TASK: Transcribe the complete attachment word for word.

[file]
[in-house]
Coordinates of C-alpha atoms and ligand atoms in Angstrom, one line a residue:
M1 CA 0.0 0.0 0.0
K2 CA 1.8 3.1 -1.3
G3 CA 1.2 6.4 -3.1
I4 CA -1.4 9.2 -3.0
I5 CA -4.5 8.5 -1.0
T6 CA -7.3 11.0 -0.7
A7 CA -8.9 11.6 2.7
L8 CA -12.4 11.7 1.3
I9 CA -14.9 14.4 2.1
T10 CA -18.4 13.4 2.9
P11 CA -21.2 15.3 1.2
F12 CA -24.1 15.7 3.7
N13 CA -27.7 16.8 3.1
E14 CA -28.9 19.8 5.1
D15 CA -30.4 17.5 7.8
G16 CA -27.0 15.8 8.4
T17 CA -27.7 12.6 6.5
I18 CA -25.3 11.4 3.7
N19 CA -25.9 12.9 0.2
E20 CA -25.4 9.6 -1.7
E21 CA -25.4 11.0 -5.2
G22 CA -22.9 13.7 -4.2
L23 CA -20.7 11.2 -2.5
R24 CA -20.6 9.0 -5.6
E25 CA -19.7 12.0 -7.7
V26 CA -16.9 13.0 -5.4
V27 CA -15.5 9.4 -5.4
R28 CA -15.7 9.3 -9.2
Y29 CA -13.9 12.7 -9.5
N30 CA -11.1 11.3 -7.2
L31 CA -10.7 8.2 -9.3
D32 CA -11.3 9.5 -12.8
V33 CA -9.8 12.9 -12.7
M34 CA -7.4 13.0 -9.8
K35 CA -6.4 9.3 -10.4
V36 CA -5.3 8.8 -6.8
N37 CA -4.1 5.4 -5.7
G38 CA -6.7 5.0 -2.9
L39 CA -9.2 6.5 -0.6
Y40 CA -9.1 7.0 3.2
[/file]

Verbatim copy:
[in-house]
Coordinates of C-alpha atoms and ligand atoms in Angstrom, one line a residue:
M1 CA 0.0 0.0 0.0
K2 CA 1.8 3.1 -1.3
G3 CA 1.2 6.4 -3.1
I4 CA -1.4 9.2 -3.0
I5 CA -4.5 8.5 -1.0
T6 CA -7.3 11.0 -0.7
A7 CA -8.9 11.6 2.7
L8 CA -12.4 11.7 1.3
I9 CA -14.9 14.4 2.1
T10 CA -18.4 13.4 2.9
P11 CA -21.2 15.3 1.2
F12 CA -24.1 15.7 3.7
N13 CA -27.7 16.8 3.1
E14 CA -28.9 19.8 5.1
D15 CA -30.4 17.5 7.8
G16 CA -27.0 15.8 8.4
T17 CA -27.7 12.6 6.5
I18 CA -25.3 11.4 3.7
N19 CA -25.9 12.9 0.2
E20 CA -25.4 9.6 -1.7
E21 CA -25.4 11.0 -5.2
G22 CA -22.9 13.7 -4.2
L23 CA -20.7 11.2 -2.5
R24 CA -20.6 9.0 -5.6
E25 CA -19.7 12.0 -7.7
V26 CA -16.9 13.0 -5.4
V27 CA -15.5 9.4 -5.4
R28 CA -15.7 9.3 -9.2
Y29 CA -13.9 12.7 -9.5
N30 CA -11.1 11.3 -7.2
L31 CA -10.7 8.2 -9.3
D32 CA -11.3 9.5 -12.8
V33 CA -9.8 12.9 -12.7
M34 CA -7.4 13.0 -9.8
K35 CA -6.4 9.3 -10.4
V36 CA -5.3 8.8 -6.8
N37 CA -4.1 5.4 -5.7
G38 CA -6.7 5.0 -2.9
L39 CA -9.2 6.5 -0.6
Y40 CA -9.1 7.0 3.2